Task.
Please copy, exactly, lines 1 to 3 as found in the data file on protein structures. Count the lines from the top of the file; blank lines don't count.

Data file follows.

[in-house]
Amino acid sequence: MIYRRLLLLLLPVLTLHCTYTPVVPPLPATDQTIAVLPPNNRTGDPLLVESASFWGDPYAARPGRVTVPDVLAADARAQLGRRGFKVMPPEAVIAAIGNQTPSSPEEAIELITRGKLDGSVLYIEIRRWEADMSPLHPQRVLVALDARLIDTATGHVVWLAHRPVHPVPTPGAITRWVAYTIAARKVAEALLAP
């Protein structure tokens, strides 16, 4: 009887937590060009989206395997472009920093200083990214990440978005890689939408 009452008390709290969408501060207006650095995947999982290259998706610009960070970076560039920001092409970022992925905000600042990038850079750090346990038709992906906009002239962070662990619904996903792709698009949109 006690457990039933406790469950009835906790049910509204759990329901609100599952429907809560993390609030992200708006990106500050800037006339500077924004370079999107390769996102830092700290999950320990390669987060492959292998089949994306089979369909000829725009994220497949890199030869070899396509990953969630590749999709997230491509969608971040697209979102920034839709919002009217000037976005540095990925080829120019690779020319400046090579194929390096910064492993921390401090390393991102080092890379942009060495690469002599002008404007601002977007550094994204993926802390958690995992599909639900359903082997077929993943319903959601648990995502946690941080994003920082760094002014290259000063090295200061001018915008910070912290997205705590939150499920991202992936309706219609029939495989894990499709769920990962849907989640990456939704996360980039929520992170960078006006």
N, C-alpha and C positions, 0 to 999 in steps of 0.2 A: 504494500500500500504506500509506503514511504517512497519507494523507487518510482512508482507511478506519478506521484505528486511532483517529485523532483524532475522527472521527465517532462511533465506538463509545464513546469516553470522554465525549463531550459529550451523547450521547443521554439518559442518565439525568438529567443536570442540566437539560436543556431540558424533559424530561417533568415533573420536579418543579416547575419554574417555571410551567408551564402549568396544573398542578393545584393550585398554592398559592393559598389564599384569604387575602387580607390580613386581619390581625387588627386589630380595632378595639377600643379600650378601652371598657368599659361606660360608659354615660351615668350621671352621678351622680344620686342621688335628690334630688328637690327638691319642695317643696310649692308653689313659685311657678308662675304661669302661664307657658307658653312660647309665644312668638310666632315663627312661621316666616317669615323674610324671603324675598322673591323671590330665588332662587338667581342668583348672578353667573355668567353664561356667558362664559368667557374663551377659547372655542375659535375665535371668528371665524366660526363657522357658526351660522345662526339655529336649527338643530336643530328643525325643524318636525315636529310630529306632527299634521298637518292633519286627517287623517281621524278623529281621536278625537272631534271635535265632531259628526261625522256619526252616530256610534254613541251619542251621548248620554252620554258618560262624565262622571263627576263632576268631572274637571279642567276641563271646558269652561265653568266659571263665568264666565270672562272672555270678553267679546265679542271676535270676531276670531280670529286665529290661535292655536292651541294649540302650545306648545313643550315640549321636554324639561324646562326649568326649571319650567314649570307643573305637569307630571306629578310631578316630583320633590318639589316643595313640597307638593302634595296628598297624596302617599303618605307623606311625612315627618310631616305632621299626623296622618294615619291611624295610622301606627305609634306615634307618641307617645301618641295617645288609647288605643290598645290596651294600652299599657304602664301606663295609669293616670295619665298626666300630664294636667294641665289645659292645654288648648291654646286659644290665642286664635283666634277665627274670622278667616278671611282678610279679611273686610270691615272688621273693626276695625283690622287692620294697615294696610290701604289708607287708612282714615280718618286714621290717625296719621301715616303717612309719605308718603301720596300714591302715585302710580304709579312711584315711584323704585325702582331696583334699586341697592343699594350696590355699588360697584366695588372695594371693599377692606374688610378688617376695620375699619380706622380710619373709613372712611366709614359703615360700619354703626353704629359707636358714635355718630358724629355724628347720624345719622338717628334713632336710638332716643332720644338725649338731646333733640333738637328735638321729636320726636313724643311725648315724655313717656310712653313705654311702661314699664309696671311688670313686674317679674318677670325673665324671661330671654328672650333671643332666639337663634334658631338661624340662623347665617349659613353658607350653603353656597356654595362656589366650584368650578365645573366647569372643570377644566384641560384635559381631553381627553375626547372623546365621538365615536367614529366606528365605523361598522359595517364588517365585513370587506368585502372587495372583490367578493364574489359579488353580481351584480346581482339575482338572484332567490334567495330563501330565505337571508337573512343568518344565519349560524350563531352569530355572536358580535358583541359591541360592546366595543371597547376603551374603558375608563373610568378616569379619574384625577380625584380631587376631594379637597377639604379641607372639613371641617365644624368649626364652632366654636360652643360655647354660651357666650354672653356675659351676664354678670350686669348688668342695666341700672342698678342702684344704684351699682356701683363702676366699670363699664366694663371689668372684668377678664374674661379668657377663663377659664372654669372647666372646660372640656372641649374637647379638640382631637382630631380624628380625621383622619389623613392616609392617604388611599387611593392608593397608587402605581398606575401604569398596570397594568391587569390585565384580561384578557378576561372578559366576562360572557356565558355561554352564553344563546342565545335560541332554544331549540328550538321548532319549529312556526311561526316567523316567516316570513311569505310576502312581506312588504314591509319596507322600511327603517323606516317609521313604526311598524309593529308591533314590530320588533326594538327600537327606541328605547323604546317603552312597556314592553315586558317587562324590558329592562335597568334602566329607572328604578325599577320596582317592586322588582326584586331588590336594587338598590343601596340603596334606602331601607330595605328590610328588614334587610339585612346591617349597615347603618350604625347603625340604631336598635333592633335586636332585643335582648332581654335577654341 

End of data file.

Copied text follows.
[in-house]
Amino acid sequence: MIYRRLLLLLLPVLTLHCTYTPVVPPLPATDQTIAVLPPNNRTGDPLLVESASFWGDPYAARPGRVTVPDVLAADARAQLGRRGFKVMPPEAVIAAIGNQTPSSPEEAIELITRGKLDGSVLYIEIRRWEADMSPLHPQRVLVALDARLIDTATGHVVWLAHRPVHPVPTPGAITRWVAYTIAARKVAEALLAP
């Protein structure tokens, strides 16, 4: 009887937590060009989206395997472009920093200083990214990440978005890689939408 009452008390709290969408501060207006650095995947999982290259998706610009960070970076560039920001092409970022992925905000600042990038850079750090346990038709992906906009002239962070662990619904996903792709698009949109 006690457990039933406790469950009835906790049910509204759990329901609100599952429907809560993390609030992200708006990106500050800037006339500077924004370079999107390769996102830092700290999950320990390669987060492959292998089949994306089979369909000829725009994220497949890199030869070899396509990953969630590749999709997230491509969608971040697209979102920034839709919002009217000037976005540095990925080829120019690779020319400046090579194929390096910064492993921390401090390393991102080092890379942009060495690469002599002008404007601002977007550094994204993926802390958690995992599909639900359903082997077929993943319903959601648990995502946690941080994003920082760094002014290259000063090295200061001018915008910070912290997205705590939150499920991202992936309706219609029939495989894990499709769920990962849907989640990456939704996360980039929520992170960078006006």